What is depreciation?

This accounting mechanism allows to recognize the natural wear of the assets of a business.

The depreciation of assets is a key concept in the management of the accounts of any business. It is understood as such the decrease in the value of a good as a result of the natural wear and tear from use. 

All the assets that are used in the activity of a business (machinery, office furniture, computers, vehicles, real estate, etc.) have a useful life time, after which they become unusable. 

Depreciation makes it possible to recognize its wear and tear as an expense over time, and reflect it in the company’s income statements and in the payment of taxes.


Ways to calculate depreciation

Depending on the type of asset, depreciation can be established based on units produced or time elapsed since the asset was acquired.

Likewise, Australian law establishes a different regime -of accelerated depreciation- for goods acquired through leasing. “In accounting, depreciation is a way of assigning the cost to the different years (years) in which the asset is used,” says the professional.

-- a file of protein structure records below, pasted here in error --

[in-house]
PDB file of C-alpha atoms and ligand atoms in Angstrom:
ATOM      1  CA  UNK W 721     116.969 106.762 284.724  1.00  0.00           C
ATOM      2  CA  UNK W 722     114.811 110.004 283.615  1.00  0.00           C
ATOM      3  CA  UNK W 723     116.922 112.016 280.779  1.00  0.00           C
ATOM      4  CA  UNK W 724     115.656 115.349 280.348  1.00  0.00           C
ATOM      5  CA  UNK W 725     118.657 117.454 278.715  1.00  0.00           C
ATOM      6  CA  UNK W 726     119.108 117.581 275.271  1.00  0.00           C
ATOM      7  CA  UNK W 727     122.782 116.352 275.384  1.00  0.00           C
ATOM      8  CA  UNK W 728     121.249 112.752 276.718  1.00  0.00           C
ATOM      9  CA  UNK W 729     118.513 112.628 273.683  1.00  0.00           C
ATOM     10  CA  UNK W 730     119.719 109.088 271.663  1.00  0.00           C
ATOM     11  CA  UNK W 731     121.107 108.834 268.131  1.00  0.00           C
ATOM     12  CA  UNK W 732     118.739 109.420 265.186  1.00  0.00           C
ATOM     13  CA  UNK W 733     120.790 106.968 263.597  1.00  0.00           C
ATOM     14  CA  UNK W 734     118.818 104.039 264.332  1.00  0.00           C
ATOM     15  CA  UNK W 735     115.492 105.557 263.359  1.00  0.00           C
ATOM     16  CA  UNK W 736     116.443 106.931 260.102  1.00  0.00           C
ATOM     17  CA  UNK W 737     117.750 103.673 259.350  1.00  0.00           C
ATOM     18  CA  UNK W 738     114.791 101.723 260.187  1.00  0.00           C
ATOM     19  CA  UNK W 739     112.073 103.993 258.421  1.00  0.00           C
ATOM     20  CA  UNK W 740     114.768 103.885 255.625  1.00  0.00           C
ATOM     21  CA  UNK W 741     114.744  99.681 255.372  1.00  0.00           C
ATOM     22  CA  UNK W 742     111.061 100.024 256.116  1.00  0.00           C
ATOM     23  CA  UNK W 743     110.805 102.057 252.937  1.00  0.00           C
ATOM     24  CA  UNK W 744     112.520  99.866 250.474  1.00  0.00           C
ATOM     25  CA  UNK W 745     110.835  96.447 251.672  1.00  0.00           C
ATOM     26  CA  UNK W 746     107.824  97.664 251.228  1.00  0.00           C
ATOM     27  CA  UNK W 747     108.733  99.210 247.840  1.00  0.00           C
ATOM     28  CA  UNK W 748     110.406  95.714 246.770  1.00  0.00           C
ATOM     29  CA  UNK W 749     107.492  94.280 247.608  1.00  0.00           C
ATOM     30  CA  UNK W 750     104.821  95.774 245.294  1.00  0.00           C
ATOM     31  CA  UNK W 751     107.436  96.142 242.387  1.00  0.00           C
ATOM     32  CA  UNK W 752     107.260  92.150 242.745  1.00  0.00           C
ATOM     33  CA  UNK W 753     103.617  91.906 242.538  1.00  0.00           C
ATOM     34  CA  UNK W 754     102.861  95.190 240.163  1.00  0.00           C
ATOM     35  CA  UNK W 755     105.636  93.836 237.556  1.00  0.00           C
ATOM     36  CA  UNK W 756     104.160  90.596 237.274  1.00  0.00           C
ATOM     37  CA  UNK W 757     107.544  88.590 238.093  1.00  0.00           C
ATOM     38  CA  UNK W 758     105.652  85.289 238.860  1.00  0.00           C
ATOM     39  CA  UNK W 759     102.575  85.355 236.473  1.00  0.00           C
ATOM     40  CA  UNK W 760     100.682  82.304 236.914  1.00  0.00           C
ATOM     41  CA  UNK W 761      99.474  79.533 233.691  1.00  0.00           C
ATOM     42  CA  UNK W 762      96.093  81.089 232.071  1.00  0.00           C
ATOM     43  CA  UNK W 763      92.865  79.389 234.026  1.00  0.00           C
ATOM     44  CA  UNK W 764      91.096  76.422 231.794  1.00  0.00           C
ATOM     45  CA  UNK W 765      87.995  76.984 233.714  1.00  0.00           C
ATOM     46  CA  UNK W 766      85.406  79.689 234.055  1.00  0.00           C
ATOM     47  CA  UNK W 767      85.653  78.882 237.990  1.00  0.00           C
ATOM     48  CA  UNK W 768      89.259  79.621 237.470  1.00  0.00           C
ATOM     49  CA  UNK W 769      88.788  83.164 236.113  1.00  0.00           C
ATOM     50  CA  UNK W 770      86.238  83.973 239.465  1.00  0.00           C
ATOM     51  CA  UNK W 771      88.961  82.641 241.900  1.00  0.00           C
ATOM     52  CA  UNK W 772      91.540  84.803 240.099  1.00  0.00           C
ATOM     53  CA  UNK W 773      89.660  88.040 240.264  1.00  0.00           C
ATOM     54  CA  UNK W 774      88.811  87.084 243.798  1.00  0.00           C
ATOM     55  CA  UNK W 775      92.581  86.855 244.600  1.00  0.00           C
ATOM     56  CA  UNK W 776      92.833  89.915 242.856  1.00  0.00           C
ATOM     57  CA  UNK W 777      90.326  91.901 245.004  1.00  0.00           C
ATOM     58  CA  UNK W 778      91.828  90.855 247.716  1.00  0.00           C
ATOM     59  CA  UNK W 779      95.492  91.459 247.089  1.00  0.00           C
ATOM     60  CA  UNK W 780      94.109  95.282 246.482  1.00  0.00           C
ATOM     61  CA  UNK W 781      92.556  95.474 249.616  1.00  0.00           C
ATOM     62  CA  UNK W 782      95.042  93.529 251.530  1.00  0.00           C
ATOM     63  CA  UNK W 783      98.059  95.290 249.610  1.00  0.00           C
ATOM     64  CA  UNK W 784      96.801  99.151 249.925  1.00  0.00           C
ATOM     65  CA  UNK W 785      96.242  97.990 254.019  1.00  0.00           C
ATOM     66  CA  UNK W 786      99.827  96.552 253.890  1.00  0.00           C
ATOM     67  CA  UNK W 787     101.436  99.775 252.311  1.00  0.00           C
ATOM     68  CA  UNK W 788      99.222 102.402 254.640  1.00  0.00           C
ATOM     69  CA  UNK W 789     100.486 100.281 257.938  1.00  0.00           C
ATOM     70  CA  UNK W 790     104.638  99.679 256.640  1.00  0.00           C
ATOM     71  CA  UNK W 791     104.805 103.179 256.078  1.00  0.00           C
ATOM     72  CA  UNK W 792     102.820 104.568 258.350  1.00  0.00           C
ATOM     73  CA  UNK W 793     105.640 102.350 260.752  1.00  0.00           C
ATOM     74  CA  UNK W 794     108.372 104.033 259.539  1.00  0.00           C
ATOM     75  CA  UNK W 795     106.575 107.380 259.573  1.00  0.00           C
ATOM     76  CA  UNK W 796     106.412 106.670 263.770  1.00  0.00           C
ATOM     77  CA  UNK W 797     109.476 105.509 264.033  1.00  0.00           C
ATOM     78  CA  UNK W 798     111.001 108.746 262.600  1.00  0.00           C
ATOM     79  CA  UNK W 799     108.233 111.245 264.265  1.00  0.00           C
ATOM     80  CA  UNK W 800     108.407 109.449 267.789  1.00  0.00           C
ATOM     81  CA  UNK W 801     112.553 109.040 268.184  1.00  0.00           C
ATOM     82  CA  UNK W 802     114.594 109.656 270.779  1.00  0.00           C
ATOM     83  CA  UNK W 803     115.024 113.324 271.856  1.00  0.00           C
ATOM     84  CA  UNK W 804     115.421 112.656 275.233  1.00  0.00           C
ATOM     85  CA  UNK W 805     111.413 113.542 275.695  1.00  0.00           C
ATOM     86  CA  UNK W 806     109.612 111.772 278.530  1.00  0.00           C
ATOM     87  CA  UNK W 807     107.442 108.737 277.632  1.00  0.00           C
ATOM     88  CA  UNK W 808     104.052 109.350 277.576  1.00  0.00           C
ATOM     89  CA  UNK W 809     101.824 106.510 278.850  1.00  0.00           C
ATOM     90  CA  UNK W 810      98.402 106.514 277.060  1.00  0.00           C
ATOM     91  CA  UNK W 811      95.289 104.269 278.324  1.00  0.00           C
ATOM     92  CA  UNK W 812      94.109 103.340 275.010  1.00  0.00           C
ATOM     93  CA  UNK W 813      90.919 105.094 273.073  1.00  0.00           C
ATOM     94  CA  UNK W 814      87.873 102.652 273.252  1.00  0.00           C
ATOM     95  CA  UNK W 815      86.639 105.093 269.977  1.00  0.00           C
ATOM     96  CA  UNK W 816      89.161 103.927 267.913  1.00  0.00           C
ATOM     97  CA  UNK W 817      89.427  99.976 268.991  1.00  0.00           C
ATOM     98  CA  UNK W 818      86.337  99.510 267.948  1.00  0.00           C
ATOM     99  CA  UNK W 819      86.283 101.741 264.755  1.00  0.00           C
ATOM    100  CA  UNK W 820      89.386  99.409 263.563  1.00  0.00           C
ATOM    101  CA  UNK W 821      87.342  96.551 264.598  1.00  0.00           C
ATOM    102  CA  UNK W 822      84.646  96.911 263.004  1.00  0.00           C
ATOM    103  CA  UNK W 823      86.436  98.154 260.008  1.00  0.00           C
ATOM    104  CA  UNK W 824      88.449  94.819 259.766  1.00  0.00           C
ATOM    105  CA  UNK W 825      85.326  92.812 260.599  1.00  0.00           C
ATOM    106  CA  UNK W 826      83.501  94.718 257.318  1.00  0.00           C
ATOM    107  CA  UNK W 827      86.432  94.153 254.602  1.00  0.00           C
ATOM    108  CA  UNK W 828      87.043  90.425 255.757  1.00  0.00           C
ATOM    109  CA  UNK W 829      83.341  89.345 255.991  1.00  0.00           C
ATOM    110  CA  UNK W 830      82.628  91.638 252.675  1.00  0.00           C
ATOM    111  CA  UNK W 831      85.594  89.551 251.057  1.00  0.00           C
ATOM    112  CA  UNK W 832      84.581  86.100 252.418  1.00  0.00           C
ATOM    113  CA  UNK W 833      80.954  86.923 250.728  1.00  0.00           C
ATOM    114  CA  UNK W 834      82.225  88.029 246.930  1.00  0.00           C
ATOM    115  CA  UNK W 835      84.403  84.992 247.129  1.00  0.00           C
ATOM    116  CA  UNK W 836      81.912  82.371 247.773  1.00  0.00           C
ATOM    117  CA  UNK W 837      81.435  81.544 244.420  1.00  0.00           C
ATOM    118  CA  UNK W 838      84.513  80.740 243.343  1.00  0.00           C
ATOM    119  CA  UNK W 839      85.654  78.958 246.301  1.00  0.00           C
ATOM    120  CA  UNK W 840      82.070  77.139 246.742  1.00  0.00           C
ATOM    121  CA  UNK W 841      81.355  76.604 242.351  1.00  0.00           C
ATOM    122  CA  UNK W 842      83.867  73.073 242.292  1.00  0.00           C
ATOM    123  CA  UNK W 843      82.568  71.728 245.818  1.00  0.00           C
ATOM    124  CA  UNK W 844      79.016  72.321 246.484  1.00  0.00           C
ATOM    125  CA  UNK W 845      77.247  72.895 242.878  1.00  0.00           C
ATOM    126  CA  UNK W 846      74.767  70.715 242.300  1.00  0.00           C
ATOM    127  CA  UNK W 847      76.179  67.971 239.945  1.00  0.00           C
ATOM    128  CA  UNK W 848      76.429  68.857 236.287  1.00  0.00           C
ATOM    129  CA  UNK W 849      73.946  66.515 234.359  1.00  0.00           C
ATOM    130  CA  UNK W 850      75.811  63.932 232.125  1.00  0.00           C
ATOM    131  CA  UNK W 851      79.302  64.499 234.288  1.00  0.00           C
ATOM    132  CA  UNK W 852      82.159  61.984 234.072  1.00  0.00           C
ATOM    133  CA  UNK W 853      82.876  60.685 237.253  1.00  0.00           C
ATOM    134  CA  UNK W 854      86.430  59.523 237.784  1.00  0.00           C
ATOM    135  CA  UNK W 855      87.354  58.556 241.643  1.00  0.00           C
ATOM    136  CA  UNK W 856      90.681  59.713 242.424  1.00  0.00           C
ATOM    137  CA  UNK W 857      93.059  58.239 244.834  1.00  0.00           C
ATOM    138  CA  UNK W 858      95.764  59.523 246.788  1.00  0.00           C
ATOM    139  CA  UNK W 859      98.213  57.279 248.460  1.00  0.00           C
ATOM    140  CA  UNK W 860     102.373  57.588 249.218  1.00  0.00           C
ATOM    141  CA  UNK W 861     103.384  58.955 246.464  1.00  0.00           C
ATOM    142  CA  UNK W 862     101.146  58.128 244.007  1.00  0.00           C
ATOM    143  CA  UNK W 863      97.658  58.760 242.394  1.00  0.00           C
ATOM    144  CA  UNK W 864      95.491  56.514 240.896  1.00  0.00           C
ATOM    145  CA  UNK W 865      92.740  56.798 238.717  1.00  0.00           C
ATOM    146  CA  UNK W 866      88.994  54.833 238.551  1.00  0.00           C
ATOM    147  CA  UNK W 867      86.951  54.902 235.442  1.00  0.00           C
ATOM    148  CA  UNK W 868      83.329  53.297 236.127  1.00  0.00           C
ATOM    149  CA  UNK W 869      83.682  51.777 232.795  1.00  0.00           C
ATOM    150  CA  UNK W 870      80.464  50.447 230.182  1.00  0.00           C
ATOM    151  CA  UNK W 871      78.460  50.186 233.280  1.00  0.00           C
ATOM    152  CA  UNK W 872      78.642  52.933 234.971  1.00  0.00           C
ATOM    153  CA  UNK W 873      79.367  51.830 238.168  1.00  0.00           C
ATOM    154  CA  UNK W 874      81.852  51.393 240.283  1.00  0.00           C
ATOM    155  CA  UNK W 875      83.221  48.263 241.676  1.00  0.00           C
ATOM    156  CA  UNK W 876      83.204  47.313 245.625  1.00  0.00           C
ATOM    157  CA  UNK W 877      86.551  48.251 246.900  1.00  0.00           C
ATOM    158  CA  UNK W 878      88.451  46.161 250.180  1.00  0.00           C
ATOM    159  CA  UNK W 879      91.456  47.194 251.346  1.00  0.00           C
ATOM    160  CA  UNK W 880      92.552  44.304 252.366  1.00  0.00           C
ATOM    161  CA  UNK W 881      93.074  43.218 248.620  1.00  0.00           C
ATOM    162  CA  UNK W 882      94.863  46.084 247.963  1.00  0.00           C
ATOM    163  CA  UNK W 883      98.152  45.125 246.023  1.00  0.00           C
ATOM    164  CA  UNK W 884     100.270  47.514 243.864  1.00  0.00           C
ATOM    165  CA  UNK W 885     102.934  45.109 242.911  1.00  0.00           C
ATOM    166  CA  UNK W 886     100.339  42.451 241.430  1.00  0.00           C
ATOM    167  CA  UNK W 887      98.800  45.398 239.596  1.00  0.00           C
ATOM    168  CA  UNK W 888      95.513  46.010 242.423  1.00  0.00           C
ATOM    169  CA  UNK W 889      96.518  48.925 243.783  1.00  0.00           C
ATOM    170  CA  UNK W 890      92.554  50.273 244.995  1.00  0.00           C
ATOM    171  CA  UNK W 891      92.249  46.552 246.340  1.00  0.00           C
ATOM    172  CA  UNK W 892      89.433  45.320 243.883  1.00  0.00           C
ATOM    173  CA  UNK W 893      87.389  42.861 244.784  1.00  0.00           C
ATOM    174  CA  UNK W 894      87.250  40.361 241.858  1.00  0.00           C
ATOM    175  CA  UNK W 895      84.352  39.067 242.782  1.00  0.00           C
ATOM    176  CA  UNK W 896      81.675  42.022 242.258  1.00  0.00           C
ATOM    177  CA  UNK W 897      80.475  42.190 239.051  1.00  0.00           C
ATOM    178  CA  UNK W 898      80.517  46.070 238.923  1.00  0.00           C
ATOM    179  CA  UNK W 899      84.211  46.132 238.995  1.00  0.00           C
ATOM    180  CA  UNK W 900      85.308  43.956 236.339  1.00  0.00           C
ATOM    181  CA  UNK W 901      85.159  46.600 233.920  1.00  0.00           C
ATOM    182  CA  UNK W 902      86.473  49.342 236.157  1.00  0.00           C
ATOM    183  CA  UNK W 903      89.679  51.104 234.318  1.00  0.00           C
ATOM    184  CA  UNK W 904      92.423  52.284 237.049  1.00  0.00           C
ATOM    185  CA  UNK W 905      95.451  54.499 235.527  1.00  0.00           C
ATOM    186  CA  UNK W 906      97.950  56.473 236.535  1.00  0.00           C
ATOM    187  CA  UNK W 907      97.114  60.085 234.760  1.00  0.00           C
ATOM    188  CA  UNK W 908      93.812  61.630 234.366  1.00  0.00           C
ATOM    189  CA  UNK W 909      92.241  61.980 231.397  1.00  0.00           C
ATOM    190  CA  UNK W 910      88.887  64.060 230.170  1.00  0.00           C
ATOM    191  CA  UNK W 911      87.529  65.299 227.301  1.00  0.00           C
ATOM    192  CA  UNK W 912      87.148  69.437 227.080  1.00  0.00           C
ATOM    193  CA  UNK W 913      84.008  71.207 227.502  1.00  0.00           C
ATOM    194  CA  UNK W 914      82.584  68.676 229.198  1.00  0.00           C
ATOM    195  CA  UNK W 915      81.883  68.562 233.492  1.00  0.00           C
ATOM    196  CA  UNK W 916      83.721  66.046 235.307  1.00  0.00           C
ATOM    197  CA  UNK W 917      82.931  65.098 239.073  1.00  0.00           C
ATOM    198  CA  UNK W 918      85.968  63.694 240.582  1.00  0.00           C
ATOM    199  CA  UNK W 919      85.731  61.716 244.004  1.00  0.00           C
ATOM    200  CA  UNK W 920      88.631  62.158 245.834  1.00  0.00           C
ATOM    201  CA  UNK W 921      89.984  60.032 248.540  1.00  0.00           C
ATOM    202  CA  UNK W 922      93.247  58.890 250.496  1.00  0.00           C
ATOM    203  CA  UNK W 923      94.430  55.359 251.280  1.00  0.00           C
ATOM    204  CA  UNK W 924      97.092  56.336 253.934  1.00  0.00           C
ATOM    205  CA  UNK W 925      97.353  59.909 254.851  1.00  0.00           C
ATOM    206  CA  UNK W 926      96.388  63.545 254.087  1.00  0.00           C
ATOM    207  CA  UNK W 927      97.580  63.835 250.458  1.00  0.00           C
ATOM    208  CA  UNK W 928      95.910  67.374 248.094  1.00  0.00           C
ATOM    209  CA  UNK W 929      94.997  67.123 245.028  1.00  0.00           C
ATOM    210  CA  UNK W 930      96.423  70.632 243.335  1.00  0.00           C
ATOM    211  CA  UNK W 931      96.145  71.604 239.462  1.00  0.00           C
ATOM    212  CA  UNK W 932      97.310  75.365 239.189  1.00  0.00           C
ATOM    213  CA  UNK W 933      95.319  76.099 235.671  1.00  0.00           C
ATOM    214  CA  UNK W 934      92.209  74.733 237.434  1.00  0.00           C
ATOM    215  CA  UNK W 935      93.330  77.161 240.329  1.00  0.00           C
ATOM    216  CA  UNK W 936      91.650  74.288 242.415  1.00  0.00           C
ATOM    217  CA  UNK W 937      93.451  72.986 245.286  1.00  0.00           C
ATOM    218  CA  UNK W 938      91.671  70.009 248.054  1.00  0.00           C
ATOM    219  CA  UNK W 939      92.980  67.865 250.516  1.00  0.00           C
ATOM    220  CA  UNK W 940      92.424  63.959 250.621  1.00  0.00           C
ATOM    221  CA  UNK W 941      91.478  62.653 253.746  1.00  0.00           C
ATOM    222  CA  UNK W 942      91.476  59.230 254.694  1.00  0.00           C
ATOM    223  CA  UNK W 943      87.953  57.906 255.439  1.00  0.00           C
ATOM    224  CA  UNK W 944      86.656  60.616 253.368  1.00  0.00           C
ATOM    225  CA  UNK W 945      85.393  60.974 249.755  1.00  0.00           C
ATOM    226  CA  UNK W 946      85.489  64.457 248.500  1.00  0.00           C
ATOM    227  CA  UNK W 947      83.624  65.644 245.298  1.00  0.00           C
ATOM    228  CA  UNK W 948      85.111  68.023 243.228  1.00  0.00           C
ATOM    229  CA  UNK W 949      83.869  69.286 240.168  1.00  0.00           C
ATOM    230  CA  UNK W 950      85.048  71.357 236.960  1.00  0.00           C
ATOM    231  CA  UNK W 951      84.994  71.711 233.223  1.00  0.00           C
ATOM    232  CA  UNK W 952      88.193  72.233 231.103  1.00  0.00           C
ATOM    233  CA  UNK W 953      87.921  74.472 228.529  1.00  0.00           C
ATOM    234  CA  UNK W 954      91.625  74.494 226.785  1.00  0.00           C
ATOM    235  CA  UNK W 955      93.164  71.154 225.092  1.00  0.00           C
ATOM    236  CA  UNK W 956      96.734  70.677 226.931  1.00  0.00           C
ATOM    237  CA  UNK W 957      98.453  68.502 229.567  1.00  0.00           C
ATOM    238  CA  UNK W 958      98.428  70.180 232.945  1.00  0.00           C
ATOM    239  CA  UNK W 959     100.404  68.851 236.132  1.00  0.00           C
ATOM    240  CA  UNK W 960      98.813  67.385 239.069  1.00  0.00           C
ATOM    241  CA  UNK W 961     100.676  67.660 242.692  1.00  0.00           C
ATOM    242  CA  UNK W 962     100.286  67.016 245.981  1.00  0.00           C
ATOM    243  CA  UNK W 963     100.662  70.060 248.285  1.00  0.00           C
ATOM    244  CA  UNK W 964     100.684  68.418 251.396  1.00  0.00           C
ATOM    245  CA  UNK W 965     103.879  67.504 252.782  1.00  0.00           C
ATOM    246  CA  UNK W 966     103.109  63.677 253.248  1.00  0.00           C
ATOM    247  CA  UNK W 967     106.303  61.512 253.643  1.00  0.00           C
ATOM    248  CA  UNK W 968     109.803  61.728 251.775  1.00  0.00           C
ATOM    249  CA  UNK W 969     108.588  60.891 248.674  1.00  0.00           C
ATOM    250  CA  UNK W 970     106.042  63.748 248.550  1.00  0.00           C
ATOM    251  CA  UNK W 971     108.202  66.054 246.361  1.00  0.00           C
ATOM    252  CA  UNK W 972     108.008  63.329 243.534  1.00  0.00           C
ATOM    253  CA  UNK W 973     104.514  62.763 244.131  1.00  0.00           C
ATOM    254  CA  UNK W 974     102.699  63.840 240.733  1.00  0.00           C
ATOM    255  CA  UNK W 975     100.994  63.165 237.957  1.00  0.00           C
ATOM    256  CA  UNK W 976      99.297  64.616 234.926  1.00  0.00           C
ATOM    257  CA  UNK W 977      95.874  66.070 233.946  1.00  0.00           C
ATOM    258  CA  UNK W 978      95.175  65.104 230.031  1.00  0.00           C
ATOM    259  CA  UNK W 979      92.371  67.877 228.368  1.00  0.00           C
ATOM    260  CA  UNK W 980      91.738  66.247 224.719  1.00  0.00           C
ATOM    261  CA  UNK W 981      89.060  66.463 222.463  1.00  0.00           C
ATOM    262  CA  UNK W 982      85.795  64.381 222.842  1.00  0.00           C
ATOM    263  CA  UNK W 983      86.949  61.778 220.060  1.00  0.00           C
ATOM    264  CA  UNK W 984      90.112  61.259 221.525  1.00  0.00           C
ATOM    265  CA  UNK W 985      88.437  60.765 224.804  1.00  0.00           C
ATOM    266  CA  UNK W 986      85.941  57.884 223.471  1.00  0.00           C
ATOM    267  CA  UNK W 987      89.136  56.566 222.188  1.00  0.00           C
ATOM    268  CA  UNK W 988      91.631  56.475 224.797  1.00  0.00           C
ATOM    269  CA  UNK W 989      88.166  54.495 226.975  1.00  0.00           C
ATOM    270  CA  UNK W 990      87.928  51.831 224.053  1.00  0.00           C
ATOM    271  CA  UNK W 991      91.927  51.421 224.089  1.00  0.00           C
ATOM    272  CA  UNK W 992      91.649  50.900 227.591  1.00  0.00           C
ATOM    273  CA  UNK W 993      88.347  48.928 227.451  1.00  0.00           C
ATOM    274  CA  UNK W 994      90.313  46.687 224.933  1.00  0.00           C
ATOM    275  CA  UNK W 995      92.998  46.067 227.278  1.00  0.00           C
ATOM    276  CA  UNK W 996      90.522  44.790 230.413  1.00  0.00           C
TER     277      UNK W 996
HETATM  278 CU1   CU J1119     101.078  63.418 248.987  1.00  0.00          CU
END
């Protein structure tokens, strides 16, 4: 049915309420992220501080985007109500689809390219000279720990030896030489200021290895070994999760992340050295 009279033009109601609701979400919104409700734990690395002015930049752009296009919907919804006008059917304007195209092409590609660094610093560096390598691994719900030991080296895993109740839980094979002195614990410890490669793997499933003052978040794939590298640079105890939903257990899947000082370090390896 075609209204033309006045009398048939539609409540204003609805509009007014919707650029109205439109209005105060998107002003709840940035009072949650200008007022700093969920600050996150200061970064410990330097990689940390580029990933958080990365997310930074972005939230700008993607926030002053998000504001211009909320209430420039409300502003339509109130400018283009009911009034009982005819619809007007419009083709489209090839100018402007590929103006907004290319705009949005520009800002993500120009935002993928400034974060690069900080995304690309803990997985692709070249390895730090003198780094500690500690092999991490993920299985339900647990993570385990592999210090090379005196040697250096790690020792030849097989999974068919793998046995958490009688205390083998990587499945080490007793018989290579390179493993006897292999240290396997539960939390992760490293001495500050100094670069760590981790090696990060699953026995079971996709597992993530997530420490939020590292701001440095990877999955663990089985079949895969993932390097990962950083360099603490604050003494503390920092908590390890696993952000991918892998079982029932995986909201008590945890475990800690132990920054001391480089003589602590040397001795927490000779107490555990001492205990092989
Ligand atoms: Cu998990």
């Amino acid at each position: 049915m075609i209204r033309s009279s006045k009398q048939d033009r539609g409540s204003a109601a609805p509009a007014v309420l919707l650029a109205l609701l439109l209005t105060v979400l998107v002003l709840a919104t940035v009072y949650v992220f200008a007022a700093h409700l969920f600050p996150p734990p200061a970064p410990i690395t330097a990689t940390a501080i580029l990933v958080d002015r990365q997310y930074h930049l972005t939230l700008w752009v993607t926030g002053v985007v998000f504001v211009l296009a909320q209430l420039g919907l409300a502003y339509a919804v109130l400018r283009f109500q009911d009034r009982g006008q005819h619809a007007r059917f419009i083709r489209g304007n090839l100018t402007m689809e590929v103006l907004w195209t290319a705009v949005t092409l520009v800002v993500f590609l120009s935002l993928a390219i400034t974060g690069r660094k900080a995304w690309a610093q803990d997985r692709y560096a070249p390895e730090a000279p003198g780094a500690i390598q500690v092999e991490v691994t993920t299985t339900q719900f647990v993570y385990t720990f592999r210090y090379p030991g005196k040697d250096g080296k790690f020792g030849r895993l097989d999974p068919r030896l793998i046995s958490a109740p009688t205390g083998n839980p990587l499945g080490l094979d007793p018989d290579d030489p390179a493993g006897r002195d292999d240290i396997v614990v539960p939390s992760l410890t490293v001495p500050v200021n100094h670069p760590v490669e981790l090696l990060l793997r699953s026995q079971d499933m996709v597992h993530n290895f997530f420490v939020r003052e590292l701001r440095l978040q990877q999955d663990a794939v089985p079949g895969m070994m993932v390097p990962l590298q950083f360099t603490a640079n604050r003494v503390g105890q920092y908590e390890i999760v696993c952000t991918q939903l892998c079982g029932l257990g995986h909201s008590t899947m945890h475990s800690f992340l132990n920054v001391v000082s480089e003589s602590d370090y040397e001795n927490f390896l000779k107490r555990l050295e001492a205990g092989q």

The calculation of depreciation is made according to the tax regulations of each country. The regulations of the Income Tax Law establish the maximum limits for depreciating assets according to their nature.

Thus, for example, the maximum limit in the case of real estate is 5% per year, while for land transport vehicles (except railways), the maximum is 20% per year and in the case of livestock (working and reproduction animals) ), reaches 25%.

It is important to take into account – as the Anglo-Saxon website Investopedia points out – that depreciation is an accounting method, but it does not imply a real cash flow. In addition, the depreciation limits established by law do not necessarily coincide with the actual wear of the assets.

 “For example, if you have an office equipment and your company is fishing and the office is on the dock, maybe it will depreciate in five years because of the humidity. 

But if your office is where the climate is drier, it will probably depreciate in twelve years, “. However, in both cases, for tax purposes, said equipment will be depreciated at an annual rate of 10% over 10 years.

In any case, to determine the depreciation of the assets of your business, it is important to know the current legislation, which have a series of complexities. It is advisable to consult an accountant or -in case of disputes- with an expert in tax law.

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